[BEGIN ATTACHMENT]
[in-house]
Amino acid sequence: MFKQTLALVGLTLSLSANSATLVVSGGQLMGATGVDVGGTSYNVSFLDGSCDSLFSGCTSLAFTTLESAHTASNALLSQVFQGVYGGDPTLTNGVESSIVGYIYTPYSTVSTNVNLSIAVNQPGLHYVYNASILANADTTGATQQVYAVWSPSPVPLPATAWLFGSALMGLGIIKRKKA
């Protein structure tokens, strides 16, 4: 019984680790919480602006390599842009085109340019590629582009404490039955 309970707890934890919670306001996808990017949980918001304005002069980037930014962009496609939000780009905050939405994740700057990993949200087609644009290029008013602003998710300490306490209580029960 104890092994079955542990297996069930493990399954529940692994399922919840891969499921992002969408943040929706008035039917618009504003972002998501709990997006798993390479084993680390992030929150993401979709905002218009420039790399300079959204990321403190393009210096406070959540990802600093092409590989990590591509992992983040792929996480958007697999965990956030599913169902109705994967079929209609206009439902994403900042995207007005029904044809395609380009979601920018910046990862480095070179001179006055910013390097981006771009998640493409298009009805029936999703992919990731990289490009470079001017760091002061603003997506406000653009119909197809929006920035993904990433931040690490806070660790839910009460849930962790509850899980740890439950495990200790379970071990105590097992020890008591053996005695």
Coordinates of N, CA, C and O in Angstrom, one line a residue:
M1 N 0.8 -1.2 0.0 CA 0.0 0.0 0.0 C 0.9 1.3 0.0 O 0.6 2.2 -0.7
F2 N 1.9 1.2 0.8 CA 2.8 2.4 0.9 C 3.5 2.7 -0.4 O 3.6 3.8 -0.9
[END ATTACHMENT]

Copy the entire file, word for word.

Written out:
[in-house]
Amino acid sequence: MFKQTLALVGLTLSLSANSATLVVSGGQLMGATGVDVGGTSYNVSFLDGSCDSLFSGCTSLAFTTLESAHTASNALLSQVFQGVYGGDPTLTNGVESSIVGYIYTPYSTVSTNVNLSIAVNQPGLHYVYNASILANADTTGATQQVYAVWSPSPVPLPATAWLFGSALMGLGIIKRKKA
């Protein structure tokens, strides 16, 4: 019984680790919480602006390599842009085109340019590629582009404490039955 309970707890934890919670306001996808990017949980918001304005002069980037930014962009496609939000780009905050939405994740700057990993949200087609644009290029008013602003998710300490306490209580029960 104890092994079955542990297996069930493990399954529940692994399922919840891969499921992002969408943040929706008035039917618009504003972002998501709990997006798993390479084993680390992030929150993401979709905002218009420039790399300079959204990321403190393009210096406070959540990802600093092409590989990590591509992992983040792929996480958007697999965990956030599913169902109705994967079929209609206009439902994403900042995207007005029904044809395609380009979601920018910046990862480095070179001179006055910013390097981006771009998640493409298009009805029936999703992919990731990289490009470079001017760091002061603003997506406000653009119909197809929006920035993904990433931040690490806070660790839910009460849930962790509850899980740890439950495990200790379970071990105590097992020890008591053996005695």
Coordinates of N, CA, C and O in Angstrom, one line a residue:
M1 N 0.8 -1.2 0.0 CA 0.0 0.0 0.0 C 0.9 1.3 0.0 O 0.6 2.2 -0.7
F2 N 1.9 1.2 0.8 CA 2.8 2.4 0.9 C 3.5 2.7 -0.4 O 3.6 3.8 -0.9